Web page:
Archive for April 24, 2012

The two sad things about this article are (1) the facts themselves, and (2) the EPI does not advocate veganism, but offers some pathetic nod to a “sustainable meat” consumption pseudo-argument.


Janet Larsen, Earth Policy Institute

More than a quarter of all the meat produced worldwide is now eaten in China, and the country’s 1.35 billion people are hungry for more. In 1978, China’s meat consumption of 8 million tons was one third the U.S. consumption of 24 million tons. But by 1992, China had overtaken the United States as the world’s leading meat consumer—-and it has not looked back since. Now China’s annual meat consumption of 71 million tons is more than double that in the United States. With U.S. meat consumption falling and China’s consumption still rising, the trajectories of these two countries are determining the shape of agriculture around the planet.

Pork is China’s meat of choice, accounting for nearly three fourths of its meat consumption. Half the world’s pigs—-some 476 million of them—-live in China. This meat is so central to the Chinese diet that in 2007 the government, hoping to cushion against price spikes, created a strategic pork reserve (albeit a relatively small one) to accompany its more typical stockpiles of grain and petroleum. Many a Chinese banquet table is graced with a portion of sticky sweet braised pork belly, touted to be the favorite dish of Chairman Mao. With its pork consumption projected to reach 52 million tons in 2012, China is far ahead of the 8 million tons eaten in the United States, where chicken and beef are more popular. (See data at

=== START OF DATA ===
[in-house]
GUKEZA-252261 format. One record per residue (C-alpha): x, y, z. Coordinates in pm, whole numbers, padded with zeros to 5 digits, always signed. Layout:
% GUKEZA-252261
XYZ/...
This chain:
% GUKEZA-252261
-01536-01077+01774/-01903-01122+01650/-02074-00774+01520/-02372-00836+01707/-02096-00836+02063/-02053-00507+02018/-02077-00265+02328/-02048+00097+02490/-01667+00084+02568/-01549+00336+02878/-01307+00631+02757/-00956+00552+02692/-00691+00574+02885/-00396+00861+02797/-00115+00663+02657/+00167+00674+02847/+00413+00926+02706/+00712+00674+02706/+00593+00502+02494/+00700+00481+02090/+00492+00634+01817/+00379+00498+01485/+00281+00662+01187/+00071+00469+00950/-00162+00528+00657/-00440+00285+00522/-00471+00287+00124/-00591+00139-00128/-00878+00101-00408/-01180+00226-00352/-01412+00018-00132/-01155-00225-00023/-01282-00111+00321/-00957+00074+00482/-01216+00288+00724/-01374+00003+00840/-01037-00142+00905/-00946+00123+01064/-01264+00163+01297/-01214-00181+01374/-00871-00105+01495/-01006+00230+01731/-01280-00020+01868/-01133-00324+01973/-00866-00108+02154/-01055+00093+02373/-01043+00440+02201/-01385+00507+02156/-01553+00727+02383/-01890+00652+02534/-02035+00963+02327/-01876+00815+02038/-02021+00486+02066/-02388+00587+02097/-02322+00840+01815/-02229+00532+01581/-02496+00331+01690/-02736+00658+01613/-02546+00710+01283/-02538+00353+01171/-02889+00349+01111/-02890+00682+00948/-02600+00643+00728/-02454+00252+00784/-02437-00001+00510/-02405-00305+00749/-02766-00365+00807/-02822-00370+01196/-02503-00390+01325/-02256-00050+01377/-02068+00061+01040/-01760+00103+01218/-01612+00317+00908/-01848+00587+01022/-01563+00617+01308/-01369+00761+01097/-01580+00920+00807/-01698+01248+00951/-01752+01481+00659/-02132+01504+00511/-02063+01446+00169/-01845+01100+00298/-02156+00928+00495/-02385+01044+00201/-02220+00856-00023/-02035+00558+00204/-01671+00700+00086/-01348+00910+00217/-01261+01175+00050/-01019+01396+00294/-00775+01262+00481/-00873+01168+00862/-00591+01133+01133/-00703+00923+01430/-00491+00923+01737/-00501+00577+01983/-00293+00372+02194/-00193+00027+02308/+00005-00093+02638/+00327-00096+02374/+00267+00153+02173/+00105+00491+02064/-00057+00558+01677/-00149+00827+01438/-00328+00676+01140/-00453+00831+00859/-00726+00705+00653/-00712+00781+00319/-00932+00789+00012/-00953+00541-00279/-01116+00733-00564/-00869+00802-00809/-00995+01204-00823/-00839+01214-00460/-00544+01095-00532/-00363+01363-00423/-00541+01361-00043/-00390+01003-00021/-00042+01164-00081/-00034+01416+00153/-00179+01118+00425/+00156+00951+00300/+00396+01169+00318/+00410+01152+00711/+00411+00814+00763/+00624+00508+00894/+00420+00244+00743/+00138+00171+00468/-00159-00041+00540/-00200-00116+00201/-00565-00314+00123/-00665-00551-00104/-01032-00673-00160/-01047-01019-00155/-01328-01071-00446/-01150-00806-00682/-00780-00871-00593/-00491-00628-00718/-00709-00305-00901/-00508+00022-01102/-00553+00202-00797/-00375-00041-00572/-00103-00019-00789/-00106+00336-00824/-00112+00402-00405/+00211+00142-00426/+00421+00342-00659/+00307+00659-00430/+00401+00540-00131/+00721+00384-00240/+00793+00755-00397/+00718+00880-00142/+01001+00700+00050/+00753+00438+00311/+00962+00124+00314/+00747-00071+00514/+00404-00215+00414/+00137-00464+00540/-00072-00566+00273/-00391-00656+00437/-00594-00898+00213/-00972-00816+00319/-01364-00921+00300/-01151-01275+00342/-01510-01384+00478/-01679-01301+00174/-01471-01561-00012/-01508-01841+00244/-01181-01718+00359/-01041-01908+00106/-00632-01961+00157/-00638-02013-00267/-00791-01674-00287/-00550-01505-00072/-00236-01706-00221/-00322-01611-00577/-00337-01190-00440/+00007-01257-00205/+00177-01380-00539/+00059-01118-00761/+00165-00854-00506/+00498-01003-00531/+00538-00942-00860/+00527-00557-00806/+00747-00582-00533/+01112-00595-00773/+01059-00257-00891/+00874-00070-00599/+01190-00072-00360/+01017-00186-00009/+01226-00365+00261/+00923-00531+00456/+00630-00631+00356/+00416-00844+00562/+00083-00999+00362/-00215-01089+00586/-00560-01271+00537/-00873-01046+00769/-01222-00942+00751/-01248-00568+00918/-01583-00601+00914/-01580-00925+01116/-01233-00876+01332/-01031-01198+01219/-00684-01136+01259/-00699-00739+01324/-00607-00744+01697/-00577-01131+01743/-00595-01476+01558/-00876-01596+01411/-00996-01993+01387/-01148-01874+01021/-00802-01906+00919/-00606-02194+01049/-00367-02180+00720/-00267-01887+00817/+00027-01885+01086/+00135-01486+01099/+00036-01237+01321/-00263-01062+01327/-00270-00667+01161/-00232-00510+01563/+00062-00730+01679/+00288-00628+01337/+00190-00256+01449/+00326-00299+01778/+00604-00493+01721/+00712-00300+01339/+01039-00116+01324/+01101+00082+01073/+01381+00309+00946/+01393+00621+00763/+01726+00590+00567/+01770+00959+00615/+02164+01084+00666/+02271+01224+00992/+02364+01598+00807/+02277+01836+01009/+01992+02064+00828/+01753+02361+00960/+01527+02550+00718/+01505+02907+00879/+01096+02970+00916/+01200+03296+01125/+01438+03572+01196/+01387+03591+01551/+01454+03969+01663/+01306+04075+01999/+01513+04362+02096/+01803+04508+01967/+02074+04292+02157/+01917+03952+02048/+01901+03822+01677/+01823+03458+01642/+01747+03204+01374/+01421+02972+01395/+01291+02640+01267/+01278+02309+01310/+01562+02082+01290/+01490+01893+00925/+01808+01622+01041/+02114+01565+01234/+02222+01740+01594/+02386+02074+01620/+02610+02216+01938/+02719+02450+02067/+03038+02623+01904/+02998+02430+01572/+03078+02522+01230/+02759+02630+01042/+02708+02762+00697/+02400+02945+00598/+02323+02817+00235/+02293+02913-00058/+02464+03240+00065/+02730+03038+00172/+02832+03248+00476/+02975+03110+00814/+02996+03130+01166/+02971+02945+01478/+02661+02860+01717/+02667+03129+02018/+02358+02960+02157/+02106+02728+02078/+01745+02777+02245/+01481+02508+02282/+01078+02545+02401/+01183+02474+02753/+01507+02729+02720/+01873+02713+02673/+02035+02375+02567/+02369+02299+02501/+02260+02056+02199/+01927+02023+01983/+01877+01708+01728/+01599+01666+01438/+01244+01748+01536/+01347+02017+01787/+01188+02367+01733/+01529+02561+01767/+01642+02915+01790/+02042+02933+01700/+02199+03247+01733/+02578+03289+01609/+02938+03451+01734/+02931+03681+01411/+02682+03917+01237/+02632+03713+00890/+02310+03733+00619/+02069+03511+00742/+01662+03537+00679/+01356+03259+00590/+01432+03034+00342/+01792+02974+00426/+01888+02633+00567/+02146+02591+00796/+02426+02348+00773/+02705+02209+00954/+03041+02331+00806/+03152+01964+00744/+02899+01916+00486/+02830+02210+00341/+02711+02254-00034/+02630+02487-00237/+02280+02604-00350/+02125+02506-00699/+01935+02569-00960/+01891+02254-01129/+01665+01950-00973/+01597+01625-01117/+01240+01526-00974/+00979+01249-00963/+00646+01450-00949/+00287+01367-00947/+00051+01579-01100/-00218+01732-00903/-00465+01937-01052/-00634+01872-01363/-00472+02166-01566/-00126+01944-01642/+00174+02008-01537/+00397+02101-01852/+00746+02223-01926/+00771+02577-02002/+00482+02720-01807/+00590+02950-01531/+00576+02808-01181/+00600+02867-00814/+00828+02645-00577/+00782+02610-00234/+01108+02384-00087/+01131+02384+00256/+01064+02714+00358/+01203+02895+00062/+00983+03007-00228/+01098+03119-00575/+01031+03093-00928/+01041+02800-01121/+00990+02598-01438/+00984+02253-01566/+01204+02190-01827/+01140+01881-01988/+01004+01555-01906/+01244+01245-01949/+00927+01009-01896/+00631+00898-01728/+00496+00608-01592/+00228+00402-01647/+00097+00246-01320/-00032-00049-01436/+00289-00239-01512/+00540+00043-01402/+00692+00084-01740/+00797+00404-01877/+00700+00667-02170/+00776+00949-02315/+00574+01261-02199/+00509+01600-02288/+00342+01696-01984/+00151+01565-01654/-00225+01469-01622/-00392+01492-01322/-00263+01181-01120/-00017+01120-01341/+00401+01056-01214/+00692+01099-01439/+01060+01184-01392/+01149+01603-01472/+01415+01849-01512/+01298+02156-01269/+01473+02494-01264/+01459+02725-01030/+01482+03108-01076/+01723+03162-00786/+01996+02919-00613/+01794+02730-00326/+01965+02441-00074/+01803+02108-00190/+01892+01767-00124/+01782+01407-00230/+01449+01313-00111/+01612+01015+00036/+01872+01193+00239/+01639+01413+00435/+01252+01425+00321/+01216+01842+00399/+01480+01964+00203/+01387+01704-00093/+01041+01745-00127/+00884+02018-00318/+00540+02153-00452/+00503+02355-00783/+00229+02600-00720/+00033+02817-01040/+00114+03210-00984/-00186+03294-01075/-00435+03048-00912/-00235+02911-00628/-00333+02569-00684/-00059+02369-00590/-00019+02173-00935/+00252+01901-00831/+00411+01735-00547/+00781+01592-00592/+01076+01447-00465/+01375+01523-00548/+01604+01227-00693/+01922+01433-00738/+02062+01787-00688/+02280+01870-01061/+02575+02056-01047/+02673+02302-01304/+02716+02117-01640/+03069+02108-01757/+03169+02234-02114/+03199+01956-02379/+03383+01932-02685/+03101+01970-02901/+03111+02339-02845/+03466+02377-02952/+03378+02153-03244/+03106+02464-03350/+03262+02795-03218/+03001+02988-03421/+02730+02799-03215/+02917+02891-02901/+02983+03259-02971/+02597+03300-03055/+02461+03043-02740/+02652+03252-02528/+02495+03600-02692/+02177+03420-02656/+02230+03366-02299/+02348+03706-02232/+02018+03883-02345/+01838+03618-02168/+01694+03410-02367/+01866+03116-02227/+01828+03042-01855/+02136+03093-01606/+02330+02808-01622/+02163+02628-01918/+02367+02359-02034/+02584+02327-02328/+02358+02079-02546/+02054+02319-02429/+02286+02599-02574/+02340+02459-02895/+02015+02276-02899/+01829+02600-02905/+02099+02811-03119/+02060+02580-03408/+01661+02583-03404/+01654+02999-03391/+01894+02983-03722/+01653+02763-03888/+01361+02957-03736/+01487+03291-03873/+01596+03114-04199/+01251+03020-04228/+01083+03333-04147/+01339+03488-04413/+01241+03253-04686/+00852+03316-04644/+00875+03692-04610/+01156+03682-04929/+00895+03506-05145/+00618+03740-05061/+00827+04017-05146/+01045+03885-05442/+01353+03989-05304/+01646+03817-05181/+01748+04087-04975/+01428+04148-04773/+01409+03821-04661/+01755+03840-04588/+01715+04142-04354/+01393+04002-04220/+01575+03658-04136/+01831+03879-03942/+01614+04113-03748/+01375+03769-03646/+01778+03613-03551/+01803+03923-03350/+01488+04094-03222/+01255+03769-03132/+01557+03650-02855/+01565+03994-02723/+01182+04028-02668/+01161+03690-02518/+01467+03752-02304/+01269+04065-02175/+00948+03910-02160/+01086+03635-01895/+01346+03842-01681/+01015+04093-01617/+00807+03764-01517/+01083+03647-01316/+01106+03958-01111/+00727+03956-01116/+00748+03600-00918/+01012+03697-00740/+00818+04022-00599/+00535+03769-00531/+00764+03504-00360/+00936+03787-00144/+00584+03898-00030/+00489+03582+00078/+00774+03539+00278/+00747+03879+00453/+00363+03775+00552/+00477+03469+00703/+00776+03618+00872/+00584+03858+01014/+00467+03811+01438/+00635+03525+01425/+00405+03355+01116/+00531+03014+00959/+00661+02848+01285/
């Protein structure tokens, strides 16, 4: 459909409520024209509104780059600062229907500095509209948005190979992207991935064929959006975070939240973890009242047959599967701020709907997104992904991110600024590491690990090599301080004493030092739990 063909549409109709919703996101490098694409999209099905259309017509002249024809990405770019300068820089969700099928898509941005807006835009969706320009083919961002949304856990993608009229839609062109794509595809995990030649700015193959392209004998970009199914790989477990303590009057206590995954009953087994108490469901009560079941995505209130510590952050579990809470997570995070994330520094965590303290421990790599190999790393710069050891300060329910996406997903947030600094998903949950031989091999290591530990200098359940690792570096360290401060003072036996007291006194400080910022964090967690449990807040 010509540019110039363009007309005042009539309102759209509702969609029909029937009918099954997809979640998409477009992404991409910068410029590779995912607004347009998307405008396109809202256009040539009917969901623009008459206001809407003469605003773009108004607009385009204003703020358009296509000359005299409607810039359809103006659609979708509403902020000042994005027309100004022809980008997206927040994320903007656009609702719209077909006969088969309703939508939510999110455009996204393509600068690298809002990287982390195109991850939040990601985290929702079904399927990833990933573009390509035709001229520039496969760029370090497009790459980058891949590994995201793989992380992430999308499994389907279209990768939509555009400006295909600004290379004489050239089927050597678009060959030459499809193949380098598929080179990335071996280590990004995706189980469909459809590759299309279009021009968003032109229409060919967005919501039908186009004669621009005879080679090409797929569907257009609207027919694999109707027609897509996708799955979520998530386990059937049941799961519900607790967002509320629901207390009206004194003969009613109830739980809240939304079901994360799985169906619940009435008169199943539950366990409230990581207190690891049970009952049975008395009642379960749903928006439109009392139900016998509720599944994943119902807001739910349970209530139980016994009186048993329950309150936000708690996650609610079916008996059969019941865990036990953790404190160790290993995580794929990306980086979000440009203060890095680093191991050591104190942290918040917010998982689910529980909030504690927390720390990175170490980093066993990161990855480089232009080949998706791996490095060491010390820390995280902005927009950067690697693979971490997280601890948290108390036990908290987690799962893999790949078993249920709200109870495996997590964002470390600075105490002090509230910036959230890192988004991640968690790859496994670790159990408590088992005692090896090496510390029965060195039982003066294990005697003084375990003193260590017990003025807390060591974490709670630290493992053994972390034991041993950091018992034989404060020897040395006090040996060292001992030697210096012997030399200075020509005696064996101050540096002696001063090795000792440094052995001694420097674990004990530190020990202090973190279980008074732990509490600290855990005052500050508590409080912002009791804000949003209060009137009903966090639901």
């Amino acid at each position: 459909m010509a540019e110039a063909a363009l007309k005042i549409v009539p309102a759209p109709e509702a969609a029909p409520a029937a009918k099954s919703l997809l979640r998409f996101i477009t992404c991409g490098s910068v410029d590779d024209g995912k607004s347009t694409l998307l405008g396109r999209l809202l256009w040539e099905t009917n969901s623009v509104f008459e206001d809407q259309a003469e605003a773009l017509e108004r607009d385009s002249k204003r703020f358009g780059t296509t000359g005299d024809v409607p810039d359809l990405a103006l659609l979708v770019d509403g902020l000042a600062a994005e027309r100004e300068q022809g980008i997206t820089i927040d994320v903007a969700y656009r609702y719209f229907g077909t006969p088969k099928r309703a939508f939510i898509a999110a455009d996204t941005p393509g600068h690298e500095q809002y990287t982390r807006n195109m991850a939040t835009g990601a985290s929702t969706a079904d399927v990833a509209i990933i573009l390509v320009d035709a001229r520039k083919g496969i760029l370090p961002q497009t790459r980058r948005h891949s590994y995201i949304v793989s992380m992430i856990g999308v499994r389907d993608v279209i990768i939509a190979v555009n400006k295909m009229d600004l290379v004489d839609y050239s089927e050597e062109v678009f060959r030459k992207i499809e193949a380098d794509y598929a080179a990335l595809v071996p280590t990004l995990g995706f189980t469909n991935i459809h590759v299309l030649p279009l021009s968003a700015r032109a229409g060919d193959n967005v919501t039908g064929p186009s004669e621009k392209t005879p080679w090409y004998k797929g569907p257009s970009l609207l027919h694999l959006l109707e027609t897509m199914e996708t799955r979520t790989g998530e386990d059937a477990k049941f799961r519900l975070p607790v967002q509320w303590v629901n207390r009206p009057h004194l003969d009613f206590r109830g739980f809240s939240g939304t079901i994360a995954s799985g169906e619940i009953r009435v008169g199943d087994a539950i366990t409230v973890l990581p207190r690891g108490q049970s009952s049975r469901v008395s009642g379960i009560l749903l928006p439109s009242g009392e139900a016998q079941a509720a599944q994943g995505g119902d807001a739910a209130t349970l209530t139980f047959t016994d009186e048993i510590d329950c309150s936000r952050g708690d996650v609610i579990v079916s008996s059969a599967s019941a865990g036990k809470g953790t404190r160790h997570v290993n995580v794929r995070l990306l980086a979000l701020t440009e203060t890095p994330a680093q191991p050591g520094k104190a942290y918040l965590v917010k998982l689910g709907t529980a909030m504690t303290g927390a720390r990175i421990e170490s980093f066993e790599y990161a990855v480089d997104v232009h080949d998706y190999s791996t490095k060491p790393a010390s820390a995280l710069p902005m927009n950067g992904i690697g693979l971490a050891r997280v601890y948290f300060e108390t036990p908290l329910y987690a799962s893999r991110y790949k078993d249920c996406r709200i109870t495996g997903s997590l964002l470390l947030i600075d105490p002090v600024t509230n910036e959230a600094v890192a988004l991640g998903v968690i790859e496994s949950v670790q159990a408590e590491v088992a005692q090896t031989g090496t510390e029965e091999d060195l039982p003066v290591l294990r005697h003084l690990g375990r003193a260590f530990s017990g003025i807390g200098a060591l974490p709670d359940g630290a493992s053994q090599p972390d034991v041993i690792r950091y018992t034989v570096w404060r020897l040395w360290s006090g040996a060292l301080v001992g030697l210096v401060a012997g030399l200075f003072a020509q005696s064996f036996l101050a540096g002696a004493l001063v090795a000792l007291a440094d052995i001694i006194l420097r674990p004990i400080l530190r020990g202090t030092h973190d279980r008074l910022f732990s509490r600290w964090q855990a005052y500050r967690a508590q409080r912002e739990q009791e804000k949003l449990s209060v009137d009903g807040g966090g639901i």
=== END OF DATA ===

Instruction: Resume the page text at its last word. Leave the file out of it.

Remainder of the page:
On a per person basis, Americans ate more pork than the Chinese until 1997, when the lines crossed and China pushed ahead. Over the past five years, per capita pork consumption in the United States has fallen on average 2 percent a year, while that in China has grown by over 3 percent a year despite price increases. Now the Chinese each eat an average of 84 pounds (38 kilograms) of pork in a year, while Americans average 59 pounds.

Traditionally China’s pigs were raised in small numbers by households feeding them crop waste and table scraps. As many American kitchens today have a garbage disposal, Chinese kitchens had a pig. Indeed, the written Mandarin Chinese character for “home” depicts a pig under a roof, signifying the animal’s longtime domestic importance. But now the ramped-up demands of a richer and increasingly urbanized society have taken more pigs out of the backyard and into specialized livestock operations, where they are fed grain and soybeans.

Shocking Spike in Chinese Meat Consumption